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Business

German companies struggle to connect with customers online

German corporations are turning to social media to get their message out, but customers are disappointed by what companies have to say. They want a dialogue with businesses, not a steady stream of ads.

A network cable sticking up in the air

Companies what to plug into social media but are having a hard time getting it right

Nearly two thirds of Germans are disappointed by the way they are engaged by companies in Germany who use online social media like Facebook and Twitter, according to a study released this week by the Brand Science Institute.

"Higher-ups have not realized that their company's communication via Facebook and Twitter needs to be moderated and watched over," said Nils Andres, head of the organization, in an interview with Deutsche Welle. "They're using Facebook and Twitter to be part of the social media ecosystem, but they nearly never have a real clear strategy."

And customers have taken notice. Overall, 75 percent of the 1,000 people surveyed said they were disappointed by the lack of real dialogue between companies and their customers, and 83 percent said businesses generally used social media channels for marketing purposes.

"From the perspective of the consumer it's more or less advertising," Andres said. "From the perspective of researchers it's not clear what they are doing."

Socially inept

Toy models of men shaking hands with the facebook logo in the background

Companies that communicate well offline are often successful online, too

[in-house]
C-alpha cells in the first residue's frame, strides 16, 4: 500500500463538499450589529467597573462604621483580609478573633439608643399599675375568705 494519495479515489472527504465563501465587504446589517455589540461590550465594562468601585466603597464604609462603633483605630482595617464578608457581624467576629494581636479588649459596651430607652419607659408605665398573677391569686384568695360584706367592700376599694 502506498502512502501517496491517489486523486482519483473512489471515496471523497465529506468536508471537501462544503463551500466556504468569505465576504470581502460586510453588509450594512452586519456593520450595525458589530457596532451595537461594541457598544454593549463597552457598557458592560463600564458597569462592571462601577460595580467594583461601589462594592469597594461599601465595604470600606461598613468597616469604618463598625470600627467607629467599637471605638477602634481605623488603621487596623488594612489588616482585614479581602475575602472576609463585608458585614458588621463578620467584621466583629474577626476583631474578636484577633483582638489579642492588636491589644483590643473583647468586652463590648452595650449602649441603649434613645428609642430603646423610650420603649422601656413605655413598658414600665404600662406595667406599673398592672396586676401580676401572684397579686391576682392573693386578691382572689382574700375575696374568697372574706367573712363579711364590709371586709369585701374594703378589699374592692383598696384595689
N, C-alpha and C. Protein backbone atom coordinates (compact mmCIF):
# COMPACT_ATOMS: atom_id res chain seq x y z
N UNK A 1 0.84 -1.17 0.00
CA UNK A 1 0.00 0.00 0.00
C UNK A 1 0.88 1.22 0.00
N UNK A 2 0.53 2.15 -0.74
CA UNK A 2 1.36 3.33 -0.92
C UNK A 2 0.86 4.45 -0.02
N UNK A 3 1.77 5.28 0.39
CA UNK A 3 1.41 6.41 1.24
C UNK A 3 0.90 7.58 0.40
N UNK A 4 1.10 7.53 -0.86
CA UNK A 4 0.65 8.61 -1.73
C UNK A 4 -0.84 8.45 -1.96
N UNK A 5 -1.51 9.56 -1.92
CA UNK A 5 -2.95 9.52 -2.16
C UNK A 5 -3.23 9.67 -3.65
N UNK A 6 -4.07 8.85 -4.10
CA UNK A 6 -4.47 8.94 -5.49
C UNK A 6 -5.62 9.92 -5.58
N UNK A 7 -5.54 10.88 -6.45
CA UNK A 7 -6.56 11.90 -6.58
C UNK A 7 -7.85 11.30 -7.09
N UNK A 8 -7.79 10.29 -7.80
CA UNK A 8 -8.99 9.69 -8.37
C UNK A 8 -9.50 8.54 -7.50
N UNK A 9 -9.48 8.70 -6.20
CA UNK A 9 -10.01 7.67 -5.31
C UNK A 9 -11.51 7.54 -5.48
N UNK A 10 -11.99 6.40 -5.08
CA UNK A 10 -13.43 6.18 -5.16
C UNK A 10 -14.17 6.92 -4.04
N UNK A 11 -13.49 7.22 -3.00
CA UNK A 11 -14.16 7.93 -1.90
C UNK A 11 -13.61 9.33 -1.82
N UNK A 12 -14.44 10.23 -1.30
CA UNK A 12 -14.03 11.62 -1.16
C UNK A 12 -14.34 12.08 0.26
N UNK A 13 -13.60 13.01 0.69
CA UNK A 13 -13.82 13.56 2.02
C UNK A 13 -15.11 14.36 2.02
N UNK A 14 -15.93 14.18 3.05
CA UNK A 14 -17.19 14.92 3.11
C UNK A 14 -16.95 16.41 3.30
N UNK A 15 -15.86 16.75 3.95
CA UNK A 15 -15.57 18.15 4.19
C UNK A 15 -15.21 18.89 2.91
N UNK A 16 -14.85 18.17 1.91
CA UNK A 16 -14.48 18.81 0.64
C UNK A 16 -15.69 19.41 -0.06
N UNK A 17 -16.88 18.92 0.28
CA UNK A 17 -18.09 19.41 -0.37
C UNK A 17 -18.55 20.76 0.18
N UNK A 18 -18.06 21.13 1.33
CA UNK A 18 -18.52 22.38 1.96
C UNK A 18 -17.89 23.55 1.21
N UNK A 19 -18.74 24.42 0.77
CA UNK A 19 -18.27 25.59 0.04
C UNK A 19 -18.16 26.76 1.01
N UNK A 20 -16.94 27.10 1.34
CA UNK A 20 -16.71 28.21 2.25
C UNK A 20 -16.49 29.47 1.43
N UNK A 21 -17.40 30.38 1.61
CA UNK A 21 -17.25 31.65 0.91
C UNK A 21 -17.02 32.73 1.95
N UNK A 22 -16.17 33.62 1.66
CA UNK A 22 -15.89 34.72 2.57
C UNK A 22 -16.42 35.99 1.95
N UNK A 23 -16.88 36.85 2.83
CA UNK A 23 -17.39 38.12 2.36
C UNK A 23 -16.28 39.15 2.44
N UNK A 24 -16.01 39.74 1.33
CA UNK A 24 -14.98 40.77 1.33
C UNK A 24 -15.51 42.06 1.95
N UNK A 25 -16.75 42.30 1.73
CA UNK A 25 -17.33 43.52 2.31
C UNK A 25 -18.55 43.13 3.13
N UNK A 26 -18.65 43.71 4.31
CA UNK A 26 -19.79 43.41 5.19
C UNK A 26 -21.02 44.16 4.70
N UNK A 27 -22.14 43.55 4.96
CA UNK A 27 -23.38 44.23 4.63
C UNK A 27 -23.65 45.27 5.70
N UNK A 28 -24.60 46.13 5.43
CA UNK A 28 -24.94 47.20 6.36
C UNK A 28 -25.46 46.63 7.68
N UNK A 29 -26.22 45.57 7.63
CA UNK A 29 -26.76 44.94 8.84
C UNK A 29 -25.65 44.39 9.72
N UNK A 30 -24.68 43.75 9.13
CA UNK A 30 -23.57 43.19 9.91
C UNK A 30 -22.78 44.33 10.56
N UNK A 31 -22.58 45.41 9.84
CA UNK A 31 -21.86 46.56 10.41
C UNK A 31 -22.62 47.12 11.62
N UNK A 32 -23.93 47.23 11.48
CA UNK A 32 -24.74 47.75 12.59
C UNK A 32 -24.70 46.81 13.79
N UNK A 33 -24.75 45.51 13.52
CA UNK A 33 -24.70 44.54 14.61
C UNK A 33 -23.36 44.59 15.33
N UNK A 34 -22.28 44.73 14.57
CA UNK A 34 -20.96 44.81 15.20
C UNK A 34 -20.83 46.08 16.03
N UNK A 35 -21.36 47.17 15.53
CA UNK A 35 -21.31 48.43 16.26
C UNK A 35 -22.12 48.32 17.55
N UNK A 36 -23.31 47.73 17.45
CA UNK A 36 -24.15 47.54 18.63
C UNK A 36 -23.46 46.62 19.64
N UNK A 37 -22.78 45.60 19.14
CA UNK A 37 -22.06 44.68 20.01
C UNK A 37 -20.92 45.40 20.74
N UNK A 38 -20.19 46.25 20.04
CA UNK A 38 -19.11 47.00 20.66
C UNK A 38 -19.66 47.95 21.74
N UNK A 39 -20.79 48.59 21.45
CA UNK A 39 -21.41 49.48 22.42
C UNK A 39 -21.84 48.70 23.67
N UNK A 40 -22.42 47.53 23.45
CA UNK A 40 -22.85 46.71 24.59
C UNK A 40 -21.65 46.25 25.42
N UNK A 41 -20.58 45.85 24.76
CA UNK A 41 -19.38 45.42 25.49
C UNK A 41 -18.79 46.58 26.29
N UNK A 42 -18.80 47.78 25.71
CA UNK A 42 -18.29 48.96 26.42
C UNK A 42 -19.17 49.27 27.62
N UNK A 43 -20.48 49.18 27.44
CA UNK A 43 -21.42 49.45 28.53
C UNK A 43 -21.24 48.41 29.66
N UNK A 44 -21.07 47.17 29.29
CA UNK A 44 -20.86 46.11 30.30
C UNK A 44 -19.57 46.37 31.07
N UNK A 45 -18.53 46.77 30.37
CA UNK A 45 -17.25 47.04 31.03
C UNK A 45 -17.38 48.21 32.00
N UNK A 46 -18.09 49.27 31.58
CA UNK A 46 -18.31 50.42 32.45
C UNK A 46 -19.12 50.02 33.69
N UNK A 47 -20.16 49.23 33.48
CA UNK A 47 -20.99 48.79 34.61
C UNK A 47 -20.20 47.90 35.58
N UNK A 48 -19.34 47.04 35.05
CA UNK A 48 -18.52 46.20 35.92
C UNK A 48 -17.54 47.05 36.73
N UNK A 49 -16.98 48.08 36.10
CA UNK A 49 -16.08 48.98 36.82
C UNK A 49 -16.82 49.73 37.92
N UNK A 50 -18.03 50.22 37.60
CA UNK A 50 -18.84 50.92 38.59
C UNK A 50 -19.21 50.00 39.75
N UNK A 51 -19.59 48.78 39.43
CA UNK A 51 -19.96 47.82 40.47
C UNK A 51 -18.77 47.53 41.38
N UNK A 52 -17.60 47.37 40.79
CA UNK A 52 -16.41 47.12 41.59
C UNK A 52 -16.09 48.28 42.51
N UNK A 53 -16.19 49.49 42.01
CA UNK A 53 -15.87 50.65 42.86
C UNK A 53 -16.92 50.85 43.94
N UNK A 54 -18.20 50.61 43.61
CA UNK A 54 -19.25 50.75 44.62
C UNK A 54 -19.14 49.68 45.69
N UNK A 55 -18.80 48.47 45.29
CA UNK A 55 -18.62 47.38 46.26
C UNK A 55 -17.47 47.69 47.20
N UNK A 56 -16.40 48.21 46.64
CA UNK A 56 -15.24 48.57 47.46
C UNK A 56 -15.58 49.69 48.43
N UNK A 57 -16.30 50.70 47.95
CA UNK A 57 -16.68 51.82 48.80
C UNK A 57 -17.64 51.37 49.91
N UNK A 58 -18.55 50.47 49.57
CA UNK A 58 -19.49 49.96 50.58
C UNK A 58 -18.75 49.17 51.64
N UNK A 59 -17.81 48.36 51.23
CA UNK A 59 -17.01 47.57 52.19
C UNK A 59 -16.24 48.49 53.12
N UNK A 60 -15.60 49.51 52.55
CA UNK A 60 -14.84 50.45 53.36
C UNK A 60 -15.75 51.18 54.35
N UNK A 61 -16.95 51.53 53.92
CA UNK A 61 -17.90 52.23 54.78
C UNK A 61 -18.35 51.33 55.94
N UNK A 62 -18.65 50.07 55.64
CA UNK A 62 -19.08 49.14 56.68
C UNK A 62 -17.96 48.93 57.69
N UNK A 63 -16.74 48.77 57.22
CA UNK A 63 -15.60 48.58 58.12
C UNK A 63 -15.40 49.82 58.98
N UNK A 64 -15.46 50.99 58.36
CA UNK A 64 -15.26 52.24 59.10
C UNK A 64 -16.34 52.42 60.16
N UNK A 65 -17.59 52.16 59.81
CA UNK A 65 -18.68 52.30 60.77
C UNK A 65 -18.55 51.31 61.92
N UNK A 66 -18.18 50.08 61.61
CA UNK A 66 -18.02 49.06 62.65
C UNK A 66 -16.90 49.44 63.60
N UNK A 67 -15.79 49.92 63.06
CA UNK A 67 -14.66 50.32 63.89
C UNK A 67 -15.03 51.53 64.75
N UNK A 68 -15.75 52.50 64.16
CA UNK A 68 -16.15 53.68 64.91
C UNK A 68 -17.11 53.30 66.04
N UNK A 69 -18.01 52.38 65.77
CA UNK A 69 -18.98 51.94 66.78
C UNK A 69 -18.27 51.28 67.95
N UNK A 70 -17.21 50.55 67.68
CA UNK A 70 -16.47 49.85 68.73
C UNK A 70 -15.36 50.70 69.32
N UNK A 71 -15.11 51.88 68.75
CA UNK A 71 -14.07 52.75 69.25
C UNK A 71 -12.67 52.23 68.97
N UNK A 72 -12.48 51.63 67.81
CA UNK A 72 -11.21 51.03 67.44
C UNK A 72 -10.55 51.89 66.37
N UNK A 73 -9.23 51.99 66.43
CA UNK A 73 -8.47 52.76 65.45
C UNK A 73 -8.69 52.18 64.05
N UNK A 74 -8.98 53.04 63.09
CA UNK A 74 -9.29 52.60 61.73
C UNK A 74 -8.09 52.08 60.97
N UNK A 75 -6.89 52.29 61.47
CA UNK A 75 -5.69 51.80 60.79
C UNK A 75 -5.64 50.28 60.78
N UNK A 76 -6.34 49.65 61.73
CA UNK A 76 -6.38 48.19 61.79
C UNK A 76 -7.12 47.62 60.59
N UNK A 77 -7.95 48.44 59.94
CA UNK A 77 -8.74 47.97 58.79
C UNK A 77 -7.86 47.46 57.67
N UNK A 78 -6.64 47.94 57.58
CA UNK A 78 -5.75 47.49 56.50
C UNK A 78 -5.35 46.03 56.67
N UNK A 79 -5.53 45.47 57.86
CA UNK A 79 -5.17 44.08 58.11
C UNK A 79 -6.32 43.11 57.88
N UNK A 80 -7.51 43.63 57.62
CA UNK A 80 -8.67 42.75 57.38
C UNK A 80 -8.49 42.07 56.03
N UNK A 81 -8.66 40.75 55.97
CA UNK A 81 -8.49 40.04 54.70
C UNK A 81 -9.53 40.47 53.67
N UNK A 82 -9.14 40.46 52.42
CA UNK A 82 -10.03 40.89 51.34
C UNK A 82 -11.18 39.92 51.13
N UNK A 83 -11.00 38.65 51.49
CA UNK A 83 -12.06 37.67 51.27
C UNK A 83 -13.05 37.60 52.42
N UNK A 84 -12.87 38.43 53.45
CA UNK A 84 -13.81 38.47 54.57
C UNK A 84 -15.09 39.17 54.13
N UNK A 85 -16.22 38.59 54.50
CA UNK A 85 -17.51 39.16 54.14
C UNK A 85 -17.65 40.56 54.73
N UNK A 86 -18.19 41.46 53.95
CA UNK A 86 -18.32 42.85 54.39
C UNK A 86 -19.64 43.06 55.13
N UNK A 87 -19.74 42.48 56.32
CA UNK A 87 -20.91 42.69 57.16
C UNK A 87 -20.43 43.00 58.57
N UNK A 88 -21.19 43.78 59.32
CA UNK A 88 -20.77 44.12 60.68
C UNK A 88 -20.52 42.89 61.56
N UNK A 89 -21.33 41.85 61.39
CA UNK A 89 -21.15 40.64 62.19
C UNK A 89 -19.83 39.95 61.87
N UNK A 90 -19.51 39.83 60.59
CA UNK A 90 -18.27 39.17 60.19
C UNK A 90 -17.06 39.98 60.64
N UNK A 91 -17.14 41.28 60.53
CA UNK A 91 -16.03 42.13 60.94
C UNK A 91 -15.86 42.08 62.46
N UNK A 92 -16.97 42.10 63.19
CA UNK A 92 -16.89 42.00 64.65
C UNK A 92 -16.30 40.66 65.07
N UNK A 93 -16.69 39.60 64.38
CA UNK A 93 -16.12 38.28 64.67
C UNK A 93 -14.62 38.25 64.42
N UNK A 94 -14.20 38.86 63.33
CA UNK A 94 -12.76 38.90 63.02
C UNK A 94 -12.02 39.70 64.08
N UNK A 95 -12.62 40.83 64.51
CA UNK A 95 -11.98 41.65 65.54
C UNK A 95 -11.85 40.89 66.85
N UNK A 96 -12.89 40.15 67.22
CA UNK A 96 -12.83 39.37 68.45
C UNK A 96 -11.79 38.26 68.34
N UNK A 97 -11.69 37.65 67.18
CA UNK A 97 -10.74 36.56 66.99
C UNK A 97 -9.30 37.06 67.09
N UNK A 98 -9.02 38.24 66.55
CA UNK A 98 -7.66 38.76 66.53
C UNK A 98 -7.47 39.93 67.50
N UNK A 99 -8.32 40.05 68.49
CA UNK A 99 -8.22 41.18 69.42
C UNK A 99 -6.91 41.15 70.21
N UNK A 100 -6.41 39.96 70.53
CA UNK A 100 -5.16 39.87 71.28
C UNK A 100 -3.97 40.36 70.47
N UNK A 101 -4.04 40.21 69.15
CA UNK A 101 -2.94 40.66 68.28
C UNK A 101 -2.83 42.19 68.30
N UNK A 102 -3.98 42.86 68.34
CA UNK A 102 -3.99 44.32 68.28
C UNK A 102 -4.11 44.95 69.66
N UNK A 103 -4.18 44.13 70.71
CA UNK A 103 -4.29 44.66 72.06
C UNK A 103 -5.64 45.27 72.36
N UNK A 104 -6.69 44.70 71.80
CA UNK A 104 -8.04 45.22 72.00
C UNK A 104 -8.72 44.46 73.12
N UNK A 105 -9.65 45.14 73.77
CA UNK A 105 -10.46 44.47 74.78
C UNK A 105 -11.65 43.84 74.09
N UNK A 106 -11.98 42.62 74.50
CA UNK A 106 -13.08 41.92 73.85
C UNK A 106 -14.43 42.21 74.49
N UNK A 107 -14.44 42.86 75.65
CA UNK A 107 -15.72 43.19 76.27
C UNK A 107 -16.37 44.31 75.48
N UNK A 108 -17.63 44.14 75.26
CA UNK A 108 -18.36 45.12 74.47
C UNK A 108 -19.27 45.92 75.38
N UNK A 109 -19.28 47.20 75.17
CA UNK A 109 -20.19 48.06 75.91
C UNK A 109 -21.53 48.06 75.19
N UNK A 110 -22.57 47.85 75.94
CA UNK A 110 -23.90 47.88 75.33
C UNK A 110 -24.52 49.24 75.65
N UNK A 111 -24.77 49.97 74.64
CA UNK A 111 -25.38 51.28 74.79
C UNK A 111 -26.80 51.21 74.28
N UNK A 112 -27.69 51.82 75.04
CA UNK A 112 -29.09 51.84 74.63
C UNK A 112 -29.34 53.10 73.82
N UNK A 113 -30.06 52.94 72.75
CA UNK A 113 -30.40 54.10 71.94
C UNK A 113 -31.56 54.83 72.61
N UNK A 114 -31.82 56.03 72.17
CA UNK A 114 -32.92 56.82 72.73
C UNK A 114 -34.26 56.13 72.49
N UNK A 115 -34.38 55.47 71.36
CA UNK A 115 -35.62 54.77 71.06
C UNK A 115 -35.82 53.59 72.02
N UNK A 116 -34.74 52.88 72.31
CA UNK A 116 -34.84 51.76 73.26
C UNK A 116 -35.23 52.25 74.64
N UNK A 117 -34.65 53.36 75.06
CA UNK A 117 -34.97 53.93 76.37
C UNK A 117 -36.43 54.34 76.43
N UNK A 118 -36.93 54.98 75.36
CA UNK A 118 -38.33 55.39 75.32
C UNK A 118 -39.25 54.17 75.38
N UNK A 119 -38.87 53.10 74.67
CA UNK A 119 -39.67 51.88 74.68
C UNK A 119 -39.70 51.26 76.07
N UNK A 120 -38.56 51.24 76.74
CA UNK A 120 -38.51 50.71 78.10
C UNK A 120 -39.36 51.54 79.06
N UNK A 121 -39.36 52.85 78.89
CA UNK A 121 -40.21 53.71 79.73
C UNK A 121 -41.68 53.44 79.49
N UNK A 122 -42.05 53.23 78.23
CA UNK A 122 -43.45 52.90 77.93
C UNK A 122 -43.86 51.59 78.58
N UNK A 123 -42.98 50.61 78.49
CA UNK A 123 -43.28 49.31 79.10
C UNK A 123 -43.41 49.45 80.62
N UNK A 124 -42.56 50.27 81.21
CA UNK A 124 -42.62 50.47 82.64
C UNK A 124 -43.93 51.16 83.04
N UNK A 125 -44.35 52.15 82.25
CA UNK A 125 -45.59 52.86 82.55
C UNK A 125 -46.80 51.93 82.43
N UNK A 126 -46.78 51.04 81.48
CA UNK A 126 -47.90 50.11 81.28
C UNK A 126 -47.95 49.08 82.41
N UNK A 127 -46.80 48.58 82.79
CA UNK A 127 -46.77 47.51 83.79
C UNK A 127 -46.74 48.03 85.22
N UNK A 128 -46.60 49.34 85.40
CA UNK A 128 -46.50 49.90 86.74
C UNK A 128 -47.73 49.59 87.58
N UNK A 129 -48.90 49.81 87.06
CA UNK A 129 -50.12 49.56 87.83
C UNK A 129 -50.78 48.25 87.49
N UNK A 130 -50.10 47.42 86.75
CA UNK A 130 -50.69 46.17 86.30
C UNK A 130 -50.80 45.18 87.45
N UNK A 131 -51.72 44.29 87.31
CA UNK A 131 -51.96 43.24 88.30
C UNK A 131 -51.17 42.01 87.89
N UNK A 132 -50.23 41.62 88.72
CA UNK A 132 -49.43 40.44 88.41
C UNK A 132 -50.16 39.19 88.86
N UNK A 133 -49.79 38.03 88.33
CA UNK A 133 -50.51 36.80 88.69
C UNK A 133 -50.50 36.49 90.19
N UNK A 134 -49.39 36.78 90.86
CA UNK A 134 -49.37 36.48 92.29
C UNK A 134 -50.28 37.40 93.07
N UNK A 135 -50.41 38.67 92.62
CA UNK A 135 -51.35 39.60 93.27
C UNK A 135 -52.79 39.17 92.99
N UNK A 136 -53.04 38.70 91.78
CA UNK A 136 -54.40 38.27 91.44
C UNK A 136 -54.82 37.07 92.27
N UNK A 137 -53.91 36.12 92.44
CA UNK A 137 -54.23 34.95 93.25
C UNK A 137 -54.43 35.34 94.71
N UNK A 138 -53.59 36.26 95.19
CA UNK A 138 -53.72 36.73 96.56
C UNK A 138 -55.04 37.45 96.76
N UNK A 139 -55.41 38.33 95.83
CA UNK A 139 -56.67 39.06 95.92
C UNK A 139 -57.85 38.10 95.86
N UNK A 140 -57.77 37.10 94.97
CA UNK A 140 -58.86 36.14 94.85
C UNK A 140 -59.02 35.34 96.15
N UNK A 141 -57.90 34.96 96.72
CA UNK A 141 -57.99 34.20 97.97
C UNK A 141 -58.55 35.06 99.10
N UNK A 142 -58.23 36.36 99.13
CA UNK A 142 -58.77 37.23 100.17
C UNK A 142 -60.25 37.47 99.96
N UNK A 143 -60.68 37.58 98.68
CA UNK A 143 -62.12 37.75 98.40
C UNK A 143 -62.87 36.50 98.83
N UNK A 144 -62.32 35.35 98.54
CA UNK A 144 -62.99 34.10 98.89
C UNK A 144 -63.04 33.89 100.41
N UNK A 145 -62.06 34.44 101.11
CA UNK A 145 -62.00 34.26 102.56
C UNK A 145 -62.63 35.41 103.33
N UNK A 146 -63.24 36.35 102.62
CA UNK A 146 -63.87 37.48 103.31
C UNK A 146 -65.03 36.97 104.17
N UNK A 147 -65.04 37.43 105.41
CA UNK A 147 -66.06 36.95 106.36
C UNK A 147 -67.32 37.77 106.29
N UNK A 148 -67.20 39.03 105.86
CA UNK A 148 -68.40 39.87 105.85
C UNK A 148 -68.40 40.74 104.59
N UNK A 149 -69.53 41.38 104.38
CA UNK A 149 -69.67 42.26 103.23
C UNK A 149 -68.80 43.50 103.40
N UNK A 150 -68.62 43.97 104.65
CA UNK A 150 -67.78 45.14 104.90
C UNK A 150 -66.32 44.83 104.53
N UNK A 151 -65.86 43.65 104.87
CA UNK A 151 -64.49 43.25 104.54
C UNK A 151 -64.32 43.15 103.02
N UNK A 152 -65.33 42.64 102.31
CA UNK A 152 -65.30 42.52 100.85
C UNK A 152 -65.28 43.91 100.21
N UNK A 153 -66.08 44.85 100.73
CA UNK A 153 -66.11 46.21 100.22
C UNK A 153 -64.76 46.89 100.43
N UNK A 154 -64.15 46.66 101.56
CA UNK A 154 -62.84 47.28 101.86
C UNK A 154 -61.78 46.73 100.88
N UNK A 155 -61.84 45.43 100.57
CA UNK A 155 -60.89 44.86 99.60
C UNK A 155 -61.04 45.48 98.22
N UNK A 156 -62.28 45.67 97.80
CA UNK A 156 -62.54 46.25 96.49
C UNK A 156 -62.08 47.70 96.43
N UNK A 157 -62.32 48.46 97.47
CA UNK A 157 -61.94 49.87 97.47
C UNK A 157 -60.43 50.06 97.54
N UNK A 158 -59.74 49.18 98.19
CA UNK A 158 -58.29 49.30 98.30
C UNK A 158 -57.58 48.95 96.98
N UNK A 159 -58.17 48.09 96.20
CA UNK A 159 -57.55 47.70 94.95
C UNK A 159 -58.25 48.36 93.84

Just over half (51 percent) of the 1,000 people surveyed said they used social media to reach businesses, and of them 61 percent said they felt the company did not address their concerns, and 47 percent thought the answer they received was insufficient, the study showed. In many cases consumers said they were simply provided with the company's hotline number.

Still, 26 percent agreed that their experience was a positive one, and they had been dealt with in a professional manner.

"Companies that practice successful customer management in the real world typically do so in social networks as well," Andres said. "Conversely, companies with low customer satisfaction levels tend to confirm their negative image on the social web."

Andres pointed to Lufthansa and Opel's social media teams, which he said act quickly and provide online followers with helpful information. At the other end of the spectrum, he said Vodafone failed to address the many negative comments and complaints that it received via social media networks.

Overwhelmed by options

Logos from social media networks

Companies face a lot of social media choices

With the glut of social media options, including Facebook, Twitter, YouTube and blogs to name a few, business need to have a plan before engaging in social media, according to Christine Perkett, head of the public relations firm PerkettPR.

"It's overwhelming to business to think about 'what are we going to do,'" she told Deutsche Welle. "They really need to think about what their business goals are and what their marketing communications goals are and then fit social media into that rather than trying to fit their goals into the use of social media."

Companies also stumble over how to fit their new social media activity into traditional corporate structures, Andres said.

"It's still that German companies are in the early stages," he said. "It's a little frustrating to see because social media are not a very new phenomenon. The biggest challenge in the companies is that nobody really knows who is going to handle social media."

Author: Sam Edmonds / Sean Sinico

Editor: Cyrus Farivar

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